Number of co-authors:11
Number of publications with 3 favourite co-authors:Misha W. Vaughan:2Ania Rodriguez:2Don B. Chaffin:2
Marc L. Resnick's 3 most productive colleagues in number of publications:Jay Elkerton:17Misha W. Vaughan:9Don B. Chaffin:8
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Marc L. Resnick
Publications by Marc L. Resnick (bibliography)
Resnick, Marc L., Beebe, Russ, Kelley, Jeff, Elkerton, Jay, Rodriguez, Ania and Resnick, Marc L. (2012): User Experience and Agile Development. In: Proceedings of the Human Factors and Ergonomics Society 2012 Annual Meeting 2012. pp. 498-500.
Agile product development has been defined as a process that involves rapid and frequent design updates using cross-functional teams including marketing, manufacturing, procurement and design. A second stage brings in customers, suppliers and other external stakeholder groups for additional enhancements. Risk analysis and requirements analysis are integrated throughout the process and at each stage. There appear to be many similarities between this and modern approaches to user experience.
© All rights reserved Resnick et al. and/or Human Factors and Ergonomics Society
Resnick, Marc L. (2012): Development of an Electronic Patient Record: Selection Instrument. In: Proceedings of the Human Factors and Ergonomics Society 2012 Annual Meeting 2012. pp. 1501-1505.
Selecting an effective electronic patient record (EPR) system is a challenge for both large and small medical organizations. As a result, significant investments are often wasted or fail to meet expectations. This paper presents the ecological design of an evaluation tool that healthcare providers can use to determine how well an EPR matches its workflow, functional requirements, and performance expectations. Five stages were conducted. First, the academic and applied literatures were reviewed for issues of importance in the selection process. Existing EPR systems were benchmarked to identify baseline levels of functionality and performance and identify gaps with the expectations found in the literature. A prototype survey instrument was developed to articulate the design. Contextual interviews were conducted with administrators, doctors, nurses, and health IT experts to review the design concept and scope. Finally, the prototype instrument was revised to reflect the results of the interviews. The result is the architecture for a tool that medical organizations can use to select and customize an EPR tailored to their specific needs.
© All rights reserved Resnick and/or Human Factors and Ergonomics Society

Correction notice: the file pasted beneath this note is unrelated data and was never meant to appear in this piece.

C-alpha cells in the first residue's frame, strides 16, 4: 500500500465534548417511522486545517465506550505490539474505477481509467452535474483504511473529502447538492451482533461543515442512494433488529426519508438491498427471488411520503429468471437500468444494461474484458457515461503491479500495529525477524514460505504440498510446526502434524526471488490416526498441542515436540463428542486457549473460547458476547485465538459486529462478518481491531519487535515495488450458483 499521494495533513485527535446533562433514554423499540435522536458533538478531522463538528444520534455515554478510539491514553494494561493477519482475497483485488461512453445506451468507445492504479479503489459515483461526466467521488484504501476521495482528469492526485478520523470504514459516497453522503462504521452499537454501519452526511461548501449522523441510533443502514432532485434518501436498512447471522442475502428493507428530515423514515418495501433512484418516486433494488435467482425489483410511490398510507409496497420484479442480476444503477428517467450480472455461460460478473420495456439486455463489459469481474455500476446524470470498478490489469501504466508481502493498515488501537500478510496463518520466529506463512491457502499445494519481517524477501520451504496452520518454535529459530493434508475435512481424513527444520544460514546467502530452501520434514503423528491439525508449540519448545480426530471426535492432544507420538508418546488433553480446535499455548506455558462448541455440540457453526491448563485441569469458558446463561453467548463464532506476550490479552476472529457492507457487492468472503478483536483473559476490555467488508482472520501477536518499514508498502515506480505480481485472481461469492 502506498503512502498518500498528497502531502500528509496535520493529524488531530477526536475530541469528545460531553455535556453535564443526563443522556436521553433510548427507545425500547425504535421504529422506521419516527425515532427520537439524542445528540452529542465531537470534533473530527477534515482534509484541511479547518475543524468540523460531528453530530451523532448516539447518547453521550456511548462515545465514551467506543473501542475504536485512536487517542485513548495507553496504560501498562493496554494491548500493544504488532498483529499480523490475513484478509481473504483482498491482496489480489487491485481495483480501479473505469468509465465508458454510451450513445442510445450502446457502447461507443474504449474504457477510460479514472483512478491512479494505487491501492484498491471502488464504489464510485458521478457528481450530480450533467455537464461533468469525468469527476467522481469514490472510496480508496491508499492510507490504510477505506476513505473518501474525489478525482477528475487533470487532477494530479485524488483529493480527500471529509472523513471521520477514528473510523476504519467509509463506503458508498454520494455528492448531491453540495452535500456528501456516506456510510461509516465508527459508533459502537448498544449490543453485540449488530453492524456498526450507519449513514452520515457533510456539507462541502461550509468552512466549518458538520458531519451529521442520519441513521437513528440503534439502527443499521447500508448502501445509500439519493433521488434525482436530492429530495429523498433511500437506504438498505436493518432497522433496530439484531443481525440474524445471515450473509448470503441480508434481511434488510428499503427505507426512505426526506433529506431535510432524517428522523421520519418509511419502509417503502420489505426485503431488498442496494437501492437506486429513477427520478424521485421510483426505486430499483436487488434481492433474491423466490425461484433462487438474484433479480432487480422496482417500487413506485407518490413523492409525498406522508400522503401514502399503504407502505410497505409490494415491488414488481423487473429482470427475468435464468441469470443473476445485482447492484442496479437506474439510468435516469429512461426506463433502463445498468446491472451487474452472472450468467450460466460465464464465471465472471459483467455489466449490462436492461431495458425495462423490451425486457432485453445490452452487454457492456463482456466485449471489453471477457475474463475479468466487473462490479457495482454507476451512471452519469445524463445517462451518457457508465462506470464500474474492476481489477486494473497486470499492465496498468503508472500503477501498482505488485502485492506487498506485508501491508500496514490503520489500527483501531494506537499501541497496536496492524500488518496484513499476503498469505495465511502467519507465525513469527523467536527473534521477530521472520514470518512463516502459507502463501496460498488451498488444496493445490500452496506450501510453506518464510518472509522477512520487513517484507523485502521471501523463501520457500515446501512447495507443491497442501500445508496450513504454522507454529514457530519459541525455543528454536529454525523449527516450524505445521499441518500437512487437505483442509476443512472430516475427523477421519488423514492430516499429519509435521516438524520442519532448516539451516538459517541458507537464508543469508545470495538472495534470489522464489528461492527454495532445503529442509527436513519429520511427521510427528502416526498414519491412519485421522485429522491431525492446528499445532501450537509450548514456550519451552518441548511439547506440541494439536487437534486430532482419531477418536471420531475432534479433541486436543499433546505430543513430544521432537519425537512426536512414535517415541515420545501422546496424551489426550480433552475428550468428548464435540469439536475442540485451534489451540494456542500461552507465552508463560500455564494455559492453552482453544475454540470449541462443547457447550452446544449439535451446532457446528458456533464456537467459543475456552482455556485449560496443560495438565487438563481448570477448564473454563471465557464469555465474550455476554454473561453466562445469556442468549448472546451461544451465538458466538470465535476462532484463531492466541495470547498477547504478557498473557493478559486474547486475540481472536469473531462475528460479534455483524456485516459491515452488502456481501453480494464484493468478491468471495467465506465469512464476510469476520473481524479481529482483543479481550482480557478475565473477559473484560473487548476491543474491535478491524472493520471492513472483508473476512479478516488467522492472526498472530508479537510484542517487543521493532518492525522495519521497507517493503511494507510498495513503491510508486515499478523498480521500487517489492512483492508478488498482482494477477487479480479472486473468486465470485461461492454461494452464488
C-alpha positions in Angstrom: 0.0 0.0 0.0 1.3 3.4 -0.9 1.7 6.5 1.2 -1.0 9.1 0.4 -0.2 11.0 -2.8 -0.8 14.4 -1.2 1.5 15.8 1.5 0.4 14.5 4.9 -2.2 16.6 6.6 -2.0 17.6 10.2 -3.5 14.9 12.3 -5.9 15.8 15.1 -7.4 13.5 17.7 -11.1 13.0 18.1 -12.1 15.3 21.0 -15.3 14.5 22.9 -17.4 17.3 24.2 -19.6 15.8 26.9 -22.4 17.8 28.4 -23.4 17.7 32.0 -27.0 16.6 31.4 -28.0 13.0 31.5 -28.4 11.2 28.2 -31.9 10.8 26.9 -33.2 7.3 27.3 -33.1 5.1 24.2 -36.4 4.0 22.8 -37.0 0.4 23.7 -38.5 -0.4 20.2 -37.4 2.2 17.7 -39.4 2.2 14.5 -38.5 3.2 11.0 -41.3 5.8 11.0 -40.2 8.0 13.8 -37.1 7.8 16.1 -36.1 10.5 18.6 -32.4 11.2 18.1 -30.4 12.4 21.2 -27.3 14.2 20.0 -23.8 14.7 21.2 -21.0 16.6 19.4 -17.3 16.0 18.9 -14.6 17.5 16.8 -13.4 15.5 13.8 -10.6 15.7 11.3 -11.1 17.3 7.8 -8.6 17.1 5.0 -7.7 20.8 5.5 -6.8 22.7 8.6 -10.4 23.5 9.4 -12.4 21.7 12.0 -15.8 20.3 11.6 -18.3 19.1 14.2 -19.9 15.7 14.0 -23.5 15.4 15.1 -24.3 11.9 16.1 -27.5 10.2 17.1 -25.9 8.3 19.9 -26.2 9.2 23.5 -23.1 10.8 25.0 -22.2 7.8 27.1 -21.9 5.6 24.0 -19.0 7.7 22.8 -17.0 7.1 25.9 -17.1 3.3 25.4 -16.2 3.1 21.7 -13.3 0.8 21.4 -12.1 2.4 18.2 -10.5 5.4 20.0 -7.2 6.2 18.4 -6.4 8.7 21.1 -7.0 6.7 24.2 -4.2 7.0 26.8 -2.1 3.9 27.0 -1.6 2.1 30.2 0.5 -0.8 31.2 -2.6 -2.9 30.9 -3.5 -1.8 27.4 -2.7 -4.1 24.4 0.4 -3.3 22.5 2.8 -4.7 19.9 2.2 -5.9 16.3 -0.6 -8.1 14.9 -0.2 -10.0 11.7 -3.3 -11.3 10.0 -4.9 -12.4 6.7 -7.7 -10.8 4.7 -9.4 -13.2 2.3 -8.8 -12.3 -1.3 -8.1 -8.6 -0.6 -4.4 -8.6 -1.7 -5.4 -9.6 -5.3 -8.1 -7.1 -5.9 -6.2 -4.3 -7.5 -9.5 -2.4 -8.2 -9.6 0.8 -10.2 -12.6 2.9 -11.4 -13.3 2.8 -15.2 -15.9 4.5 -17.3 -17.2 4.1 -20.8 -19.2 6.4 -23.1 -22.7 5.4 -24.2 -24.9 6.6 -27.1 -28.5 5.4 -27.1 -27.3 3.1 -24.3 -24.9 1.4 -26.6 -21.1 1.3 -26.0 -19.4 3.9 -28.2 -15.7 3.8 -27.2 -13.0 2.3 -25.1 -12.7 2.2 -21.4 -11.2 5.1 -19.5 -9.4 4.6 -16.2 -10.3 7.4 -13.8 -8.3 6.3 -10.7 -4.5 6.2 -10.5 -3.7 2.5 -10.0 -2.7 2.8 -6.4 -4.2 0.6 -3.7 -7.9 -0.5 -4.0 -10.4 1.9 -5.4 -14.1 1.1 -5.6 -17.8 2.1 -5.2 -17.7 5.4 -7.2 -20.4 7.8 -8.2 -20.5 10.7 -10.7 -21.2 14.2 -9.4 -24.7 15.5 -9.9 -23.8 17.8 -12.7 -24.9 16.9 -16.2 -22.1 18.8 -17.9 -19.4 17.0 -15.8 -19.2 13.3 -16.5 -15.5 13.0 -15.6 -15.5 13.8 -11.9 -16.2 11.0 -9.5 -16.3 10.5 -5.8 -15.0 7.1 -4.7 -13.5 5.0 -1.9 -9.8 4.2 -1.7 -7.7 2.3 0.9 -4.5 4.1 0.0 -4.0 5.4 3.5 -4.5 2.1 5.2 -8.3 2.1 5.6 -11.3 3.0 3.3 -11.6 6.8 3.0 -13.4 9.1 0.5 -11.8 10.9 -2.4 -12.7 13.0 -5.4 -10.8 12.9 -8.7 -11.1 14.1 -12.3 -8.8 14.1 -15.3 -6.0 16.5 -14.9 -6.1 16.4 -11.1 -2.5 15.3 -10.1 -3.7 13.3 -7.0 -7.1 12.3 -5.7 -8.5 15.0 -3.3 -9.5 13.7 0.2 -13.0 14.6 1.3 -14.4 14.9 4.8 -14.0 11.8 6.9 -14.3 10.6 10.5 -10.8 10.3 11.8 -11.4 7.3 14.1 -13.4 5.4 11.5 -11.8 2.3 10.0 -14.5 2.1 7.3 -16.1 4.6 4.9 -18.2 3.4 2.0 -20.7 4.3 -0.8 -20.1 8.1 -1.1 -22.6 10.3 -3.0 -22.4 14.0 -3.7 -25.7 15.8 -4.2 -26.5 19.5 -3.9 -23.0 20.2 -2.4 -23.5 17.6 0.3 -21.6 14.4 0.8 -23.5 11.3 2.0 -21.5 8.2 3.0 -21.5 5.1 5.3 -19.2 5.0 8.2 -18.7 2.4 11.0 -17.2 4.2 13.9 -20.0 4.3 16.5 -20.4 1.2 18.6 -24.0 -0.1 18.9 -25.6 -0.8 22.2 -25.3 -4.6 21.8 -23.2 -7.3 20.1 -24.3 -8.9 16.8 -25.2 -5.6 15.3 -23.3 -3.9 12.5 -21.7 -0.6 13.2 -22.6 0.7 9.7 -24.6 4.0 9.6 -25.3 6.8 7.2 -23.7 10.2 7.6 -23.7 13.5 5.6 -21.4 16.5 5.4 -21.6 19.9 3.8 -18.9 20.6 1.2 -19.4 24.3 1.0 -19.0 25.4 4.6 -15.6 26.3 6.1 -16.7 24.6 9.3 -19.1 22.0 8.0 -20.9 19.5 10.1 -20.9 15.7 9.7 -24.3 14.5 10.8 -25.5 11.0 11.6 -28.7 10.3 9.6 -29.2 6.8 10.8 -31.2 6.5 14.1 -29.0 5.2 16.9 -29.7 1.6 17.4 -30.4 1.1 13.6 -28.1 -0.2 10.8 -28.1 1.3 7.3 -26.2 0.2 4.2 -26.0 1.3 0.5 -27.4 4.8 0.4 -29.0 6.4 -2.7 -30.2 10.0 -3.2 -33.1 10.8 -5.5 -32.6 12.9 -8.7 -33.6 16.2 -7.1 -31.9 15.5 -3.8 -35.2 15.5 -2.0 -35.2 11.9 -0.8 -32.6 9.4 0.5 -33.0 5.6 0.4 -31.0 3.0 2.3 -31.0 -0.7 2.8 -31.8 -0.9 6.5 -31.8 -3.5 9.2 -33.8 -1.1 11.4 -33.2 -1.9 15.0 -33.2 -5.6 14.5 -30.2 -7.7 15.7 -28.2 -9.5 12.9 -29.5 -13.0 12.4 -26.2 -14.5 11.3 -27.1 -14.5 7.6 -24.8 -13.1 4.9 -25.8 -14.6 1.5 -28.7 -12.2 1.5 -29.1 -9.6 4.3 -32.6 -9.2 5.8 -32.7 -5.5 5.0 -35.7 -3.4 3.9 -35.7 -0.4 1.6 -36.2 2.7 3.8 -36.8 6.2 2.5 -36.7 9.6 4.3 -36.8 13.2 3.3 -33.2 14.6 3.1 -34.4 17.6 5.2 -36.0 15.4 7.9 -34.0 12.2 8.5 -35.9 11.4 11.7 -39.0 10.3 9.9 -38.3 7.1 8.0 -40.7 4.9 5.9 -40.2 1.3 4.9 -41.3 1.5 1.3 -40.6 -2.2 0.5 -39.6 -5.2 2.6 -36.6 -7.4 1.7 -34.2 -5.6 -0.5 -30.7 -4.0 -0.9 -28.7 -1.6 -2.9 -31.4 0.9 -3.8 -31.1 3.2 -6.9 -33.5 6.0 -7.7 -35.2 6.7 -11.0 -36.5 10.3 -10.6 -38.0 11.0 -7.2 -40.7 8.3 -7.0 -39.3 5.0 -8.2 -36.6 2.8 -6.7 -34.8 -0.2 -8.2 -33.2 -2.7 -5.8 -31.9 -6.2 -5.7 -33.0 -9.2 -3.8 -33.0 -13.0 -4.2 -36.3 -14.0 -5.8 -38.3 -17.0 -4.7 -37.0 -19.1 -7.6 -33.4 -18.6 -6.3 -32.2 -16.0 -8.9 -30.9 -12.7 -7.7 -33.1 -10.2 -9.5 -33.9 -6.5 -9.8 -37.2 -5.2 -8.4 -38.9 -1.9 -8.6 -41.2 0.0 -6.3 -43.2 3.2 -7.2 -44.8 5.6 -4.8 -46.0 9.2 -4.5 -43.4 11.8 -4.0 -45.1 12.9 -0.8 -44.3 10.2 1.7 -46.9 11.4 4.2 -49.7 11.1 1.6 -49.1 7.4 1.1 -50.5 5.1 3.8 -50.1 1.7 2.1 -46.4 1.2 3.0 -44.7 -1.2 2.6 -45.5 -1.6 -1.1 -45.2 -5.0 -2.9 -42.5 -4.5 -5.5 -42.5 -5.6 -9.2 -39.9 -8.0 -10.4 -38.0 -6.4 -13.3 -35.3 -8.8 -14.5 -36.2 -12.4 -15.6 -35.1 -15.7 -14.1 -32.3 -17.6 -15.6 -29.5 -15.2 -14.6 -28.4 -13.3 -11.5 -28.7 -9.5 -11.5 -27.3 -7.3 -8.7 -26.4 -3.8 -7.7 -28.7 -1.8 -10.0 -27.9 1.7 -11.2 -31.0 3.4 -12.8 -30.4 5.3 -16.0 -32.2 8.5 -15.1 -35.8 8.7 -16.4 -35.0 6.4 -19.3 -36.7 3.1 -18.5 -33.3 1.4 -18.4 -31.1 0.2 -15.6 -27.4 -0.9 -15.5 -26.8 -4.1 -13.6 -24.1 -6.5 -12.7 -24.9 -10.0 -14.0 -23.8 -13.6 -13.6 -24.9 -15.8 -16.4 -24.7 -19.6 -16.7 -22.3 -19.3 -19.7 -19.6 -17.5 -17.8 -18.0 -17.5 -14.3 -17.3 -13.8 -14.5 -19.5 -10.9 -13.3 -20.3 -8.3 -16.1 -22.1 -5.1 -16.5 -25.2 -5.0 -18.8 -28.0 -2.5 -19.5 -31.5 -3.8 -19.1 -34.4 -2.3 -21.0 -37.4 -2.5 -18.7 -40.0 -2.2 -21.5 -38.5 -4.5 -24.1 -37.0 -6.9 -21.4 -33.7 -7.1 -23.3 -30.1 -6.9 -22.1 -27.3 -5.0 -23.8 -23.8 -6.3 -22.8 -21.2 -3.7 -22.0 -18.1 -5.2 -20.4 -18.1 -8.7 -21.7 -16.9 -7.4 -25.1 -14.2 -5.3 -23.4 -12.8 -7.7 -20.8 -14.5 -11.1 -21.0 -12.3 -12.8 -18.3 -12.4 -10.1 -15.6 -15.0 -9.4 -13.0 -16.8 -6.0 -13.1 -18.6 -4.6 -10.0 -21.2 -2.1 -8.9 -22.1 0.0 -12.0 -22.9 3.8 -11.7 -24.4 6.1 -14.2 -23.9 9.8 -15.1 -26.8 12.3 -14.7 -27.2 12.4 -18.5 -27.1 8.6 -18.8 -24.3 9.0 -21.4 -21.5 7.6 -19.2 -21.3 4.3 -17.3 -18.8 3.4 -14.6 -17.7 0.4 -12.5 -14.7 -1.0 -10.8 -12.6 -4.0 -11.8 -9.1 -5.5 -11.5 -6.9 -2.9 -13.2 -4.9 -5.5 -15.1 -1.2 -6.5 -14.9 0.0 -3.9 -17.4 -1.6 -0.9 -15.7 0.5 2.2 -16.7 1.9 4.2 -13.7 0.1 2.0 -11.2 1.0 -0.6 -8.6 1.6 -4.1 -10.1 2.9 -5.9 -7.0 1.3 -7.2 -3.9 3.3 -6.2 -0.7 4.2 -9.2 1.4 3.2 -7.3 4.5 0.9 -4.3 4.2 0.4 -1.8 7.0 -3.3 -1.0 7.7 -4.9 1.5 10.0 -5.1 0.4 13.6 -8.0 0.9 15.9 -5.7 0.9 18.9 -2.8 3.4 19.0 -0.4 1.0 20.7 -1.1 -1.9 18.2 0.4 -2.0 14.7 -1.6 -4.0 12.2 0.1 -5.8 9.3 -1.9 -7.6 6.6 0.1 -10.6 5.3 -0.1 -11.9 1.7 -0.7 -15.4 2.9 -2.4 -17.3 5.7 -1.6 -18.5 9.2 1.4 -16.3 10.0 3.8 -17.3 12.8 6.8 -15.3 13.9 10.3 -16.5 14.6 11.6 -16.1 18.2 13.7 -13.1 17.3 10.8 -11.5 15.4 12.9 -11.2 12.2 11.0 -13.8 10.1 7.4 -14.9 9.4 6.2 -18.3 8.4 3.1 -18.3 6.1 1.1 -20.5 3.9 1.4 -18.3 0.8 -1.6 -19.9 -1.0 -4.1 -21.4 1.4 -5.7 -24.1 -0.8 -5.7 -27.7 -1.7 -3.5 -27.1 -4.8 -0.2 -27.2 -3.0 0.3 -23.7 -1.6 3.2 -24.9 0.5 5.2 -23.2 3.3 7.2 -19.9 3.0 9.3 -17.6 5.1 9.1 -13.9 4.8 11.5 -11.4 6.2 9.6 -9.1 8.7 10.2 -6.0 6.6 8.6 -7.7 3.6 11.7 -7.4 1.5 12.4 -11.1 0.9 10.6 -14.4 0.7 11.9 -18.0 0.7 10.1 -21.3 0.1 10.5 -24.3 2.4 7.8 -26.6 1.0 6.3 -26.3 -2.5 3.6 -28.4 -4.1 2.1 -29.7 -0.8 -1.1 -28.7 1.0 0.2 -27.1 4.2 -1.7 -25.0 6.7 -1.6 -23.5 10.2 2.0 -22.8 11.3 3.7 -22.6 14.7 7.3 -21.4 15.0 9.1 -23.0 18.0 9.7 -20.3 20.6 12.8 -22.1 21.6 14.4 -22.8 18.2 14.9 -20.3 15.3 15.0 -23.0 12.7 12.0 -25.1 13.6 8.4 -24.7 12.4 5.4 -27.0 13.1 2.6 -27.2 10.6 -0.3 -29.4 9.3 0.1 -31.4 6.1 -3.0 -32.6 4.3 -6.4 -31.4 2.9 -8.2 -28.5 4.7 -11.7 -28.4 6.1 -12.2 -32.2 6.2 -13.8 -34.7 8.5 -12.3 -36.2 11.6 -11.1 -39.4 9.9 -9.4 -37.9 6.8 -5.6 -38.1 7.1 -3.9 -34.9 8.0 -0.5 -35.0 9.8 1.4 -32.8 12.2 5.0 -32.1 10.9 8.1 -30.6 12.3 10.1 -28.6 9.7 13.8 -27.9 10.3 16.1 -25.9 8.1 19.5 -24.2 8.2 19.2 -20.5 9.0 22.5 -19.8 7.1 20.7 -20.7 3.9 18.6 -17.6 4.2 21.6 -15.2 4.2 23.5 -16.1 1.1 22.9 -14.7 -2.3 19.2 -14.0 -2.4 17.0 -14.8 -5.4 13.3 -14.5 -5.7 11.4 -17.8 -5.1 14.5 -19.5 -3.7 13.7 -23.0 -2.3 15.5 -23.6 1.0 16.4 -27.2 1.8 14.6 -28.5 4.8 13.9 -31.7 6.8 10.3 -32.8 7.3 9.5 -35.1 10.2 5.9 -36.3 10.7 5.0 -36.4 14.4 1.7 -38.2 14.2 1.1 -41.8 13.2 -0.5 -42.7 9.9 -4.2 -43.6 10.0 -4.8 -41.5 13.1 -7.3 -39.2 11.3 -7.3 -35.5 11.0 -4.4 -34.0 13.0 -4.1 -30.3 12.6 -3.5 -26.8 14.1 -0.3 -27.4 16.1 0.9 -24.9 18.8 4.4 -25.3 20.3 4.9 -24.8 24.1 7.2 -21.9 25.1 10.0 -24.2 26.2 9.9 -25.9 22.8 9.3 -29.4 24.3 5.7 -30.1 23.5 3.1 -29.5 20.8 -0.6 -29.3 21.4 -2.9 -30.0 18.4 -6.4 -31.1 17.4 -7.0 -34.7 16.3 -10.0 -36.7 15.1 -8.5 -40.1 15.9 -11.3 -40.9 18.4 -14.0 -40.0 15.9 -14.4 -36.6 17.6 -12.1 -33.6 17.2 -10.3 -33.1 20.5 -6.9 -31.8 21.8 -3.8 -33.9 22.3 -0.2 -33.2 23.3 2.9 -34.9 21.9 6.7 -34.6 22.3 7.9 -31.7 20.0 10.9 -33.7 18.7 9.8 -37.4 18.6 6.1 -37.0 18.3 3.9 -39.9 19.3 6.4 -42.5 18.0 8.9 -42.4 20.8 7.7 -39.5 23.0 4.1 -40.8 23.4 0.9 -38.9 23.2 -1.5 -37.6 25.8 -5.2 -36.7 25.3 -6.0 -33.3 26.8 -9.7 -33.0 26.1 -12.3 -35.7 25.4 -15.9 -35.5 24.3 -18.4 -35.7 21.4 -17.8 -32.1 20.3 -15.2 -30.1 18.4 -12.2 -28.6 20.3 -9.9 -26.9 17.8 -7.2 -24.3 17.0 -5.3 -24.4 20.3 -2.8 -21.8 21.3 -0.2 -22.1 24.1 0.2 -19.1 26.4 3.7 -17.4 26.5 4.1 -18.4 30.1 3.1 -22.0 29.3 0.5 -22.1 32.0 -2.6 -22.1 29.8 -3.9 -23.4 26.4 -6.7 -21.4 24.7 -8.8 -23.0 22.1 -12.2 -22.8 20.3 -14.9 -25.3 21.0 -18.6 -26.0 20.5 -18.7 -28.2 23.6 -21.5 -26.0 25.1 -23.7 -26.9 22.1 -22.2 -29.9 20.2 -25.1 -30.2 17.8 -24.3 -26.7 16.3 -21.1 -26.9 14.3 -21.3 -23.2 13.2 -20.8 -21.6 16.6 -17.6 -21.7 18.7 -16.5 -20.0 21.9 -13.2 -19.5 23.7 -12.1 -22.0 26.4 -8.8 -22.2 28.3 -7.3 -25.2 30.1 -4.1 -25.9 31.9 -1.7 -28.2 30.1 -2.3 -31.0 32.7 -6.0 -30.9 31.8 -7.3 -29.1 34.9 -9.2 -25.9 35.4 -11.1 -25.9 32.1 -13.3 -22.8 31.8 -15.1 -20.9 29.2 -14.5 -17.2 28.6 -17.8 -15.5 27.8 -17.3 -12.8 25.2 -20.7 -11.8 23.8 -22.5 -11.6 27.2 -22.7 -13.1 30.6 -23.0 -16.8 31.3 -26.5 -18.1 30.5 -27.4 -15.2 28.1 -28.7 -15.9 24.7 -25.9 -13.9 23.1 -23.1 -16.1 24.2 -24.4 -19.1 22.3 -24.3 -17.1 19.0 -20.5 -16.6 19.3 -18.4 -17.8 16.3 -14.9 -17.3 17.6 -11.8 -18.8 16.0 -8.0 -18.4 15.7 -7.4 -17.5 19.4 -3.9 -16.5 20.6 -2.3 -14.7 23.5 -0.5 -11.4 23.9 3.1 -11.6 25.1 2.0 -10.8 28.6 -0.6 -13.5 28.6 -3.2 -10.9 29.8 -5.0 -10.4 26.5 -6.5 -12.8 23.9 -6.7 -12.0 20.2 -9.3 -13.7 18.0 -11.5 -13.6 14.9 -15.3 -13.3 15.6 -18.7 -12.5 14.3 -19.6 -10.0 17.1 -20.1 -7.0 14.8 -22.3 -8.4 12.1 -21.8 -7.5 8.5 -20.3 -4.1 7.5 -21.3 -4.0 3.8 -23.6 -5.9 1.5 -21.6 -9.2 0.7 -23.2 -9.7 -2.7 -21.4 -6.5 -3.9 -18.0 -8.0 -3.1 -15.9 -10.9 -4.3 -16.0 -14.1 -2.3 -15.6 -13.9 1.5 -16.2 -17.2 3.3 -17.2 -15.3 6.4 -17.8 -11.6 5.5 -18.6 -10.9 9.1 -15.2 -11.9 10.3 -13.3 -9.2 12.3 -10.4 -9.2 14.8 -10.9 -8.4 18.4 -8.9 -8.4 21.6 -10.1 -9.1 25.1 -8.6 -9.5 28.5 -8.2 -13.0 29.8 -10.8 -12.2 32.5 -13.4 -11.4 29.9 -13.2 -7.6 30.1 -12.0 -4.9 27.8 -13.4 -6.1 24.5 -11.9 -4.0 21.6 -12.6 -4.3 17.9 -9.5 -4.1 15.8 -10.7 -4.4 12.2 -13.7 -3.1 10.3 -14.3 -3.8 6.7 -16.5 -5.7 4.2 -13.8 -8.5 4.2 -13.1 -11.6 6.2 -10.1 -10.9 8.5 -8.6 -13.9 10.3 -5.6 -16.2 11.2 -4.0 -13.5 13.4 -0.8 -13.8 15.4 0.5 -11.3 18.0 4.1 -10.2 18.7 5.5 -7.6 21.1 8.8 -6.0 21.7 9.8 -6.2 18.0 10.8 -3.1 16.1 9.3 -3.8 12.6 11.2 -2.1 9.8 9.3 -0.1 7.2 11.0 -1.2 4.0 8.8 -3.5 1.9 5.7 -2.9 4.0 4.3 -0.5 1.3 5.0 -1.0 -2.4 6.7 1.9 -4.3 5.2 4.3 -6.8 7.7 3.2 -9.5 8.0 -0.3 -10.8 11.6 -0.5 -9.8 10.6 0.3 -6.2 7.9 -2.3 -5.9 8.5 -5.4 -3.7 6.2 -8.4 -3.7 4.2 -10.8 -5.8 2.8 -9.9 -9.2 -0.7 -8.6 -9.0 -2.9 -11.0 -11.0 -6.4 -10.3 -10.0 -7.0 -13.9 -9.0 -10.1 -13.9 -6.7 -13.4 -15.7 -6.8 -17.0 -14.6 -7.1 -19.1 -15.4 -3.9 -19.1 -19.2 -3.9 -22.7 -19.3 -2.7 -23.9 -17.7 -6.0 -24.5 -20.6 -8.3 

Rodriguez, Ania and Resnick, Marc L. (2010): Head to Head: Remote Usability Testing Takes on Live Usability Testing in the HFES Ultimate Fighting Challenge. In: Proceedings of the Human Factors and Ergonomics Society 54th Annual Meeting 2010. pp. 759-762.
Remote usability testing is emerging as a popular approach through which evaluators can test technology interfaces on a large number of participants quickly and inexpensively. Two types of remote studies have been employed, either with a moderator interacting remotely with the participant or in an unmoderated format. But without a moderator, or even when the moderator is present but not collocated with the participant, there is some question as to whether the results can match the validity, reliability, and acceptability of a live testing paradigm. This session is a novel format that pits the two in a head-to-head challenge during the conference session. The audience is asked to be a part of the session as test participants and/or results evaluators. The session is divided into three modules. In the first module, a remote unmoderated study was conducted on the HFES.org web using the current state of the art for remote, unmoderated testing. The other two modules are conducted live during the conference session. In the second module, a moderated remote study is conducted with the moderator located in other room but with the participants in the conference session room. In the third module, a live study is conducted with a moderator collocated with the participants in the conference session room. These two modules also use state-of-the-art techniques for these methods. The final time block of the session is used to interactively discuss the differences in the results with the audience. They are able to decide for themselves the advantages and disadvantages of each method.
© All rights reserved Rodriguez and Resnick and/or HFES
Resnick, Marc L. (2009): Overcoming Bias in the Deliberations of Distributed Teams. In: Proceedings of the Human Factors and Ergonomics Society 53rd Annual Meeting 2009. pp. 444-448.
Human decision making is subject to a variety of cognitive and affective processes that can significantly impact the nature and quality of the resulting decisions. While commonly referred to as decision making 'biases', these processes evolved to satisfy important needs of our genetic ancestors. For example, heuristics that reduce the time and effort required to make decisions may be beneficial in a naturalistic environment that rewards speed and efficiency over precision or perfection. Unfortunately, the modern world has different performance criteria and our cognitive processes have not evolved fast enough to adapt. One example is the geographically distributed team, composed of individuals who communicate using technologies such as email, telephone, and videoconferencing to accomplish business-related objectives. While speed remains important in this environment, precision and accuracy are often the most relevant performance metrics. This paper presents a detailed description of several cognitive and affective processes that are particularly troublesome for geographically distributed teams when deliberating to reach a team consensus and outlines some technological and procedural interventions that can improve the quality of their decision making.
© All rights reserved Resnick and/or his/her publisher